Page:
Because we see rolling back some of there inital positions and putting on the break. We see this in terms of being much more carefull about admitting refugees. For example I think it was three days ago that one of the leaders of the international refugee agency was accusing Turkey of violating human rights because it was not allowing ten thousand refugees piling at its door. Secondly, they are going around the country and picking up the Syrians and telling them number one item to register, make it clear where they are living and who they were with or move to the camps. Thirdly, who is coming in and out of Turkey and going into Syria because clearly jihad is using this as a means for their international jihad and this has been disturbing especially for the people of Hatay province. Hatay province in Turkey is not only multi-ethnic in Turkey but it has always traditionally been one of the more cosmopolitian and tolerant part of Turkey and anybody who has been in Antakya or around they probably know this. You know the local social implications of the Syrian situation has made the government think twice and put on the breaks.
Transition from Within
Now Turkey is playing with the idea of perhaps somebody from the regime can be the transtion person. Six, seven mounths ago this was out of question. You did not talk to this regime, it was bad regime it was killing its people. Now the notion of talking transitional acceptable name has emerged. By accepting Mr Farouk Al Shaara as a possible transitional figure Turkey has already taken diplomatic step back significantly. Secondly, we had I think it was yesterday coming out of Baku, where it is all over the papers in the words of our Prime Minister, we recommended a triple mechanism: Turkey, Russia and Iran to deal with the Syrian Crysis. I doubt very much that Turkey has decided to put forward this idea because this idea has been floating around as soon as Russia pulled out of the official contact group on Syria. But, never the less, our Prime Minister is pronouncing establisment of triple mechanism. He is completly backing from earlier position Syria goes to show that Turkey is now trying to find a way out of the situation as its position which way in accordance with its initial calculations.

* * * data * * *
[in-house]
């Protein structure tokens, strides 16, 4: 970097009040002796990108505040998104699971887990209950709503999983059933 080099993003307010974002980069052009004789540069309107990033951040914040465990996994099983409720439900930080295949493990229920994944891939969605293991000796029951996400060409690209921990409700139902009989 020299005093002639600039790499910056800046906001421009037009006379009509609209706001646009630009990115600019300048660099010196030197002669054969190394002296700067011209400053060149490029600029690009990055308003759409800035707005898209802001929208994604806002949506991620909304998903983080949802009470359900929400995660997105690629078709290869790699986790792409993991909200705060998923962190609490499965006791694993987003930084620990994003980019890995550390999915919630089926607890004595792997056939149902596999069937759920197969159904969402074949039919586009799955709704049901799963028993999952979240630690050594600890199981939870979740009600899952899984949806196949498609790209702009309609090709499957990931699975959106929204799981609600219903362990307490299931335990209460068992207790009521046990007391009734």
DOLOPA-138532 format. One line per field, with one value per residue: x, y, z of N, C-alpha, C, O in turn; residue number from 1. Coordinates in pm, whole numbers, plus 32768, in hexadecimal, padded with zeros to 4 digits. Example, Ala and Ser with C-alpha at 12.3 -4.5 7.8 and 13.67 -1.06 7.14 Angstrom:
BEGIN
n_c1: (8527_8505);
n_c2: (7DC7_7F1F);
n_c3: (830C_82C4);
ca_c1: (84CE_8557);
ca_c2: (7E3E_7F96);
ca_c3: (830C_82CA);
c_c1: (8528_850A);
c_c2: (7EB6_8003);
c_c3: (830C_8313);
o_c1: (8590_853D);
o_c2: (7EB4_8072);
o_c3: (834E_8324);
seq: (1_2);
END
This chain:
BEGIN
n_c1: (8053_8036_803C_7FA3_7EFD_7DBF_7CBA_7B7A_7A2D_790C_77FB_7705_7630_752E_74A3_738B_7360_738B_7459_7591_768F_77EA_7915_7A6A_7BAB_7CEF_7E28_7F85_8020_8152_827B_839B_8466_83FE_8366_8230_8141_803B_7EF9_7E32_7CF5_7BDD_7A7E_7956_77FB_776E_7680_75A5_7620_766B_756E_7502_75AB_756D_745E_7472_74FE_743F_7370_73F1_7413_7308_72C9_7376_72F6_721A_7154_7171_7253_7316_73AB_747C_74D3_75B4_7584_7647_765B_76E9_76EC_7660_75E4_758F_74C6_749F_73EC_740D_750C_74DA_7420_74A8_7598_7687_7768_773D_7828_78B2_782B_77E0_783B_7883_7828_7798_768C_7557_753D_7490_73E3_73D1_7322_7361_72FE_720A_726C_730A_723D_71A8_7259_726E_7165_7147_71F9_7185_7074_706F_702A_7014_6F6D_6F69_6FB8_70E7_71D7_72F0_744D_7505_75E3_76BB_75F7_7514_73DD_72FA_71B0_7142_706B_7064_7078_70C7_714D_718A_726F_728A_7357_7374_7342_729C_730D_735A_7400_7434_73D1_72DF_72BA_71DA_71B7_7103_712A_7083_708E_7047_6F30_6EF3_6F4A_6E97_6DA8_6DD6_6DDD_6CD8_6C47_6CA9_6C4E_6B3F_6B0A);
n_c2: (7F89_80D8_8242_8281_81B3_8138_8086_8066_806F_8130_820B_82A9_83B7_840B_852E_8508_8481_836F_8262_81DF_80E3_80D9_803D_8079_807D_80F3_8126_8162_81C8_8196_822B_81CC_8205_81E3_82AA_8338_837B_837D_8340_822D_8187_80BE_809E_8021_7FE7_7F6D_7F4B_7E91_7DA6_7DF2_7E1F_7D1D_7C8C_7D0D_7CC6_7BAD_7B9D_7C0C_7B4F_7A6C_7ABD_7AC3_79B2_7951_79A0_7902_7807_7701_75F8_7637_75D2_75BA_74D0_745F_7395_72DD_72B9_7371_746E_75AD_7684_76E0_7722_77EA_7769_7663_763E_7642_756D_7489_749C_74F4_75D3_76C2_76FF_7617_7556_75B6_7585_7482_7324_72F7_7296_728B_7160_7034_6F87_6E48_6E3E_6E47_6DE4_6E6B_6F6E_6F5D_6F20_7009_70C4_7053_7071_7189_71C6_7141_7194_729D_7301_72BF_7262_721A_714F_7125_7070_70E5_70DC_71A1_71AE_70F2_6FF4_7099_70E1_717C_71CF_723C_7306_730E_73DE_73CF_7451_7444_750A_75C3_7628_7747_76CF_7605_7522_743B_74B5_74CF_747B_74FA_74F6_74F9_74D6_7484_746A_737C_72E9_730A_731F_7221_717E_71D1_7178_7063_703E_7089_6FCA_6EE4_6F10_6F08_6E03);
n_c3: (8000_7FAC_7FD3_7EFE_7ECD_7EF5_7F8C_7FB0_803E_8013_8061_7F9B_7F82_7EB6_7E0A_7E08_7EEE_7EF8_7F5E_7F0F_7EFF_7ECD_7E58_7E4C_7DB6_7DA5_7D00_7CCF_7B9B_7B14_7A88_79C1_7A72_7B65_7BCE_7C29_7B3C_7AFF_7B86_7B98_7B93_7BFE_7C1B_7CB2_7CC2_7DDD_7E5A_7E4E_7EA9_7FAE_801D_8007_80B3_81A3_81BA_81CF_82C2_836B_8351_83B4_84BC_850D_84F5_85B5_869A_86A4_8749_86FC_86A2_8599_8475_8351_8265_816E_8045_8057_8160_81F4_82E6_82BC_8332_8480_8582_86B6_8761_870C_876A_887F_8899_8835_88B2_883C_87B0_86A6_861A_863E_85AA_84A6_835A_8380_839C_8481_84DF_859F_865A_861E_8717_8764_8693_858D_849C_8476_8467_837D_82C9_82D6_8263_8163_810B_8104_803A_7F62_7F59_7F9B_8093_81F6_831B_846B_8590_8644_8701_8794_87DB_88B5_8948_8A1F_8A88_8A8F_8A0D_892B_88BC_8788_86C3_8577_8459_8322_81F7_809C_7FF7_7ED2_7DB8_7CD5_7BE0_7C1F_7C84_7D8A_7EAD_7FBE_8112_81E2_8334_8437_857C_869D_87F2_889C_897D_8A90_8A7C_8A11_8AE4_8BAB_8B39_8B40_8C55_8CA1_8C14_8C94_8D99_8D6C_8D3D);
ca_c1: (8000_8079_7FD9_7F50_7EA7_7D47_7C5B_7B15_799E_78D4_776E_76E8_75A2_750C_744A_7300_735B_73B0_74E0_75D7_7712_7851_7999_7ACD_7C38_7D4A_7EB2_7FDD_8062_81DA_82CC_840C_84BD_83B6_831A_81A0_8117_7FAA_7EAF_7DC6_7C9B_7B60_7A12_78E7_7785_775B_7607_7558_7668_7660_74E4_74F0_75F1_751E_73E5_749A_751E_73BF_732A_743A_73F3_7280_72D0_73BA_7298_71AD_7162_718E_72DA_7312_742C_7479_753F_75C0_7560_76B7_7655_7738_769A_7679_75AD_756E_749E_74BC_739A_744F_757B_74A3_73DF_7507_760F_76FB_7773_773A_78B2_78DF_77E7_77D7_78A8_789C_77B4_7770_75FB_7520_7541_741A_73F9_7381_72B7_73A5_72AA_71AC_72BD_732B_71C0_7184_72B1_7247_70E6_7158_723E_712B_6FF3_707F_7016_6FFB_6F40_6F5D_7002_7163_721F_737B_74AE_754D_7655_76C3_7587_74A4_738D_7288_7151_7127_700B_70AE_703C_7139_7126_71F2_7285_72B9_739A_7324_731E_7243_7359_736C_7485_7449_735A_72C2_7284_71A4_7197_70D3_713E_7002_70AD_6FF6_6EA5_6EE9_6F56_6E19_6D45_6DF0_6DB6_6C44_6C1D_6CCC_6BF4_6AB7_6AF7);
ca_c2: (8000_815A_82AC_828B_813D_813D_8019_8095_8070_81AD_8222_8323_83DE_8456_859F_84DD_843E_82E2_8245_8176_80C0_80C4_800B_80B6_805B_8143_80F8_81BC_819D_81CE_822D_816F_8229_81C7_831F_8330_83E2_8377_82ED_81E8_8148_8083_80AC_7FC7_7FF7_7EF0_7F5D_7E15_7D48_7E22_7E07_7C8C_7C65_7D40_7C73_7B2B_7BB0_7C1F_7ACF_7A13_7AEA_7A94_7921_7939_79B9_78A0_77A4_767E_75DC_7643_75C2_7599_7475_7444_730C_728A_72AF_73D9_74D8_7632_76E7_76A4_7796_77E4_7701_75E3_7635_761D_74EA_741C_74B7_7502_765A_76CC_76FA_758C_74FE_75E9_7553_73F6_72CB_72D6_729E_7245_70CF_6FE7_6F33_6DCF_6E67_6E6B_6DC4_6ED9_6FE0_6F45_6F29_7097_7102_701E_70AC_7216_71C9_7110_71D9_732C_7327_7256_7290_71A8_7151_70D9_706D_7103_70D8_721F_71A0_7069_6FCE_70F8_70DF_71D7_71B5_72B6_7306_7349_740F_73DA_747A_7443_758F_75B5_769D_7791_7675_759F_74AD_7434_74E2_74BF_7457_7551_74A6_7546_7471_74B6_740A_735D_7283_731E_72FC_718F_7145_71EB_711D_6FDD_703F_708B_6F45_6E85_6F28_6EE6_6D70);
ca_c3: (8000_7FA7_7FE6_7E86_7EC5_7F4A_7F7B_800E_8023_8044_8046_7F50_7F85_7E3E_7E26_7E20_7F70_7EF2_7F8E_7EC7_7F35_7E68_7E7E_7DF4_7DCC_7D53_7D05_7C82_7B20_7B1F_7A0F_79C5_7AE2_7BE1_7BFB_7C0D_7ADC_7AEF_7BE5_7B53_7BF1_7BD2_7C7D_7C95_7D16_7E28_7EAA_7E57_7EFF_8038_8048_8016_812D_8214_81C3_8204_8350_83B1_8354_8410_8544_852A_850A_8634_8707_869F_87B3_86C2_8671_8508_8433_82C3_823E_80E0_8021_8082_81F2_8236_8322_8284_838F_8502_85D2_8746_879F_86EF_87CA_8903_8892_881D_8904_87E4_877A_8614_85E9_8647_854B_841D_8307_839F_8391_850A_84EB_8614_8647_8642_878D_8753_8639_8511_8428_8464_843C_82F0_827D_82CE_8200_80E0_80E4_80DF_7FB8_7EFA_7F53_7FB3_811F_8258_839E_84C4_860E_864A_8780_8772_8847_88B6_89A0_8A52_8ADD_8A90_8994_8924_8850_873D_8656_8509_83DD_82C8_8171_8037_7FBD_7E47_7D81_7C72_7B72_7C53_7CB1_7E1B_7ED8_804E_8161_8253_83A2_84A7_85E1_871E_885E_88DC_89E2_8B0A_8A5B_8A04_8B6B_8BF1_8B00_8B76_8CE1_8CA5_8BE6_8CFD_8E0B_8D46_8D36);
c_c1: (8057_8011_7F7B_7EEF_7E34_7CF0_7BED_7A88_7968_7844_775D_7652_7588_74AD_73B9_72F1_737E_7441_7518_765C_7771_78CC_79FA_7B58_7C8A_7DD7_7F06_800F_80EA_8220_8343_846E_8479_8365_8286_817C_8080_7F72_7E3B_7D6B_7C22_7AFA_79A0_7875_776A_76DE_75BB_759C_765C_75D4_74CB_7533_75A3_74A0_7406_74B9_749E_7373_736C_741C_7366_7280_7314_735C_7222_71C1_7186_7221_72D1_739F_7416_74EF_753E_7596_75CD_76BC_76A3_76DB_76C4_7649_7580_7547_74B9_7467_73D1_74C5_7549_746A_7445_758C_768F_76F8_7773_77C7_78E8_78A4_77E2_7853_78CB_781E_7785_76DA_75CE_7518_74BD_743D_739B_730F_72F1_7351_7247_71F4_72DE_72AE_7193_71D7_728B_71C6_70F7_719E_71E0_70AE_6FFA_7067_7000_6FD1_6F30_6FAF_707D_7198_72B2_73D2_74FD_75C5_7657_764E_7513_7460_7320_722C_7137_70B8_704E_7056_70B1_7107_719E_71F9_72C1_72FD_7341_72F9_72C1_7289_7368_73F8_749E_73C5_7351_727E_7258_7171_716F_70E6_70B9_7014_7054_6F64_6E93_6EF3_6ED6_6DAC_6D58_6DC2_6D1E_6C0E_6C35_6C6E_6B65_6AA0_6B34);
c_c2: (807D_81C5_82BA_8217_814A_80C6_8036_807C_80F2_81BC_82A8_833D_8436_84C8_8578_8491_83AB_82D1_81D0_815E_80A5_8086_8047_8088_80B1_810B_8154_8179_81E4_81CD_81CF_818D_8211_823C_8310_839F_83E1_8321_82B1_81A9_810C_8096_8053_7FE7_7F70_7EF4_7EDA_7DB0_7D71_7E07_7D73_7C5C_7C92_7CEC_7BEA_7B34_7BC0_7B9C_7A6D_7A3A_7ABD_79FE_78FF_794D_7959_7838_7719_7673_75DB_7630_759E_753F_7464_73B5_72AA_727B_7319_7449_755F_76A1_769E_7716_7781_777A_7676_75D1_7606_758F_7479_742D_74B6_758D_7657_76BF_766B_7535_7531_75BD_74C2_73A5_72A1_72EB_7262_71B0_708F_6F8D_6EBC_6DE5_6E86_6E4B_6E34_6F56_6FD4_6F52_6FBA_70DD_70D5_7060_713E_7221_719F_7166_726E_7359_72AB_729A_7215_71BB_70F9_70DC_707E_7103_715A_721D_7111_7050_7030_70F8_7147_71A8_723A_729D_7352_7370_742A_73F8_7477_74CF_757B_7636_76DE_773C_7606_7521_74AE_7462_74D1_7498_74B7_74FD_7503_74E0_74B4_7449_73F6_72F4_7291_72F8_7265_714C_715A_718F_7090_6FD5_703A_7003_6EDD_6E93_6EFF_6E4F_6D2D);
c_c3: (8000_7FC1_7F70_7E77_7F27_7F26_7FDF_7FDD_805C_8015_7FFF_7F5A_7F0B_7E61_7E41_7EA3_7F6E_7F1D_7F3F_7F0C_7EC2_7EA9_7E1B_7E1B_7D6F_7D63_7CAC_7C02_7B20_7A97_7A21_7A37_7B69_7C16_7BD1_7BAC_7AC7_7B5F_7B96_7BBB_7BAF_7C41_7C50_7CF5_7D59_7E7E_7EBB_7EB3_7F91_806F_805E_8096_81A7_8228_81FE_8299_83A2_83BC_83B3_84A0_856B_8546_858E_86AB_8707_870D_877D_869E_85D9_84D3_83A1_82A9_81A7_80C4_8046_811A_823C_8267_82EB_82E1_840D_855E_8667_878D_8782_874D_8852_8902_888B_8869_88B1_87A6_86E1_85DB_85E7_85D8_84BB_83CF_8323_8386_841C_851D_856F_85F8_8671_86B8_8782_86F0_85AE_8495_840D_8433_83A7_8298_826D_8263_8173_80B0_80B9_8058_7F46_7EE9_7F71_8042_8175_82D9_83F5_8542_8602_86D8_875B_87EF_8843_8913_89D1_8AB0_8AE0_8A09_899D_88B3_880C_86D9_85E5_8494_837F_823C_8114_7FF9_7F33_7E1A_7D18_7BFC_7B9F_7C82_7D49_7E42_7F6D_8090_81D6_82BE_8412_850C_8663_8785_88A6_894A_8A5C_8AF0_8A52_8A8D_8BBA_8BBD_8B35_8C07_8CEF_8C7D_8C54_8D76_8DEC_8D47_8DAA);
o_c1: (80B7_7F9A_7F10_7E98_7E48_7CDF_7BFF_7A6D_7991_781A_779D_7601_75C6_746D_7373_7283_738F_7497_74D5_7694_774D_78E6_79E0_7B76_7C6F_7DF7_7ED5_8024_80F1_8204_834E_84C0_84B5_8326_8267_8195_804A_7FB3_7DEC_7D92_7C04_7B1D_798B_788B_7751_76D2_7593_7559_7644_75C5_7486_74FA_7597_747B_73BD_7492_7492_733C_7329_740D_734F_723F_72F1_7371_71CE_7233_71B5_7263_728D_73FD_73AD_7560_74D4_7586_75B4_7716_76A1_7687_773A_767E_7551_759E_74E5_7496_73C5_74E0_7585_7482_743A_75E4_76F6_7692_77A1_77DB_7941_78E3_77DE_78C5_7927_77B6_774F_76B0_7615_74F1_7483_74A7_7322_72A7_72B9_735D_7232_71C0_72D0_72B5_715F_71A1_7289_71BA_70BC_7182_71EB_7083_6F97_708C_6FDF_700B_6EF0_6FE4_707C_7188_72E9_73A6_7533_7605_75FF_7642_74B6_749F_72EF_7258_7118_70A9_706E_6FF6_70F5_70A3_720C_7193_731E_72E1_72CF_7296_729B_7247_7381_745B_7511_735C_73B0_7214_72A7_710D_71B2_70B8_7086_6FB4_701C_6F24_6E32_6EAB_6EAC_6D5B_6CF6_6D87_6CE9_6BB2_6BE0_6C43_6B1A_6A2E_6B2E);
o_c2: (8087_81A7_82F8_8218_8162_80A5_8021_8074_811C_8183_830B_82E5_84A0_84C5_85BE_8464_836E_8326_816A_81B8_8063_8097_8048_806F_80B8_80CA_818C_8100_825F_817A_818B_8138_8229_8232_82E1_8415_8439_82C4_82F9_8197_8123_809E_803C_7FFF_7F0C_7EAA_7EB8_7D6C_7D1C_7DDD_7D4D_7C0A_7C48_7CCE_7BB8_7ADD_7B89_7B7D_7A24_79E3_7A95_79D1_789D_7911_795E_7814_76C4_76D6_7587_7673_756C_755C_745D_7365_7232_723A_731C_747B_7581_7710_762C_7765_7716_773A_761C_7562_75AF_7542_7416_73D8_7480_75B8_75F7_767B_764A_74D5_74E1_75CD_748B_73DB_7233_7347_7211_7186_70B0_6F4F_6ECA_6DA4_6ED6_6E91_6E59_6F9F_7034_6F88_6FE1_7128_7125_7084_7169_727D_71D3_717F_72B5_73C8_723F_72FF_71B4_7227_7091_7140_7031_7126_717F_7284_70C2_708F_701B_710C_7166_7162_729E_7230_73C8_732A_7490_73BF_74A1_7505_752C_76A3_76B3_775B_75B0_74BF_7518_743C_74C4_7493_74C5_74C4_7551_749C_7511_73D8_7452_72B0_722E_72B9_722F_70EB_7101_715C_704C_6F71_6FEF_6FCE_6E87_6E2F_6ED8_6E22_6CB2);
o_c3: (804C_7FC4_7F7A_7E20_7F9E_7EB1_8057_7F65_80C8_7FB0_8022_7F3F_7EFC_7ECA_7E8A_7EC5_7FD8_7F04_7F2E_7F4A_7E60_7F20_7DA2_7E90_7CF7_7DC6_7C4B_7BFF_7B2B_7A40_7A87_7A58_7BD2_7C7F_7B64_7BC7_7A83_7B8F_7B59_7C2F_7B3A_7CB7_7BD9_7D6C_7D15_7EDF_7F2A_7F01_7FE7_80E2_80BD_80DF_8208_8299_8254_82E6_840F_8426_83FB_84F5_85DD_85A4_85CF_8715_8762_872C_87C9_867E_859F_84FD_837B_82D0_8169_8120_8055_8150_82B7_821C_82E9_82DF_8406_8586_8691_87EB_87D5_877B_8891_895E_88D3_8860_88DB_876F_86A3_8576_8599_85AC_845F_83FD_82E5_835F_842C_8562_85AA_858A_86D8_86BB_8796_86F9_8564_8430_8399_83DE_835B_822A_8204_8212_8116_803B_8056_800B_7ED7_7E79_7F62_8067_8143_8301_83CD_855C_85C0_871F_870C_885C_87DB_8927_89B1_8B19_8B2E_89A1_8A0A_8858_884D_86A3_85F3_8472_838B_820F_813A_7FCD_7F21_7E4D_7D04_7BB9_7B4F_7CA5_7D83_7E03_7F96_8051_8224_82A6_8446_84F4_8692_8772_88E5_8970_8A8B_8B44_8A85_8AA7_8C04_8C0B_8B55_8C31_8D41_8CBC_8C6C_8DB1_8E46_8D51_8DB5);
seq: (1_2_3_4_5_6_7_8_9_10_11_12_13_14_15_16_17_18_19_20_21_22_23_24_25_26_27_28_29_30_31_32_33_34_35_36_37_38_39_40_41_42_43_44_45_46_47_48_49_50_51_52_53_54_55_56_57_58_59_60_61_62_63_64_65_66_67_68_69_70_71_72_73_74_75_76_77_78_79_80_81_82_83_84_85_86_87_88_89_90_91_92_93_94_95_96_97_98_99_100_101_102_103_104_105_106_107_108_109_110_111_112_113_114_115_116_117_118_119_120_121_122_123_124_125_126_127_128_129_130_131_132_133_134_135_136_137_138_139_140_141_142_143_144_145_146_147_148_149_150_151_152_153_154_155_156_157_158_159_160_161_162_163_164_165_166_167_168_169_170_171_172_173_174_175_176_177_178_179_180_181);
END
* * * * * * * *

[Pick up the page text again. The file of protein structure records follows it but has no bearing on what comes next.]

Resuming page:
External Interferance – Sensitive Issue for Turkey
Turkey is the one country in the world, Mr Tashan confirmed, the state has been religiously concerned about national sovereignty and against external interference and whatever it has been Turkey now has taken a different line. We are talking about regime changing in another country, we are talking about arming what other people might call terorist groups or whatever and this is an irony that has been played on very much in Turkey by the opposition, by people, myself included, because it has to be highlighted. The government has one out of every two votes. But sooner or later, I think, if the situation turns into a hot confrontation situation over Syria that goes out of hand and we start getting body bags from Syria, not just from the PKK situation, then I can see a certain situation emerging where Mr Davutoğlu becomes an obstacle for Mr Erdoğan, at a time when he is trying to direct the country in terms of a grand vision toward 2023.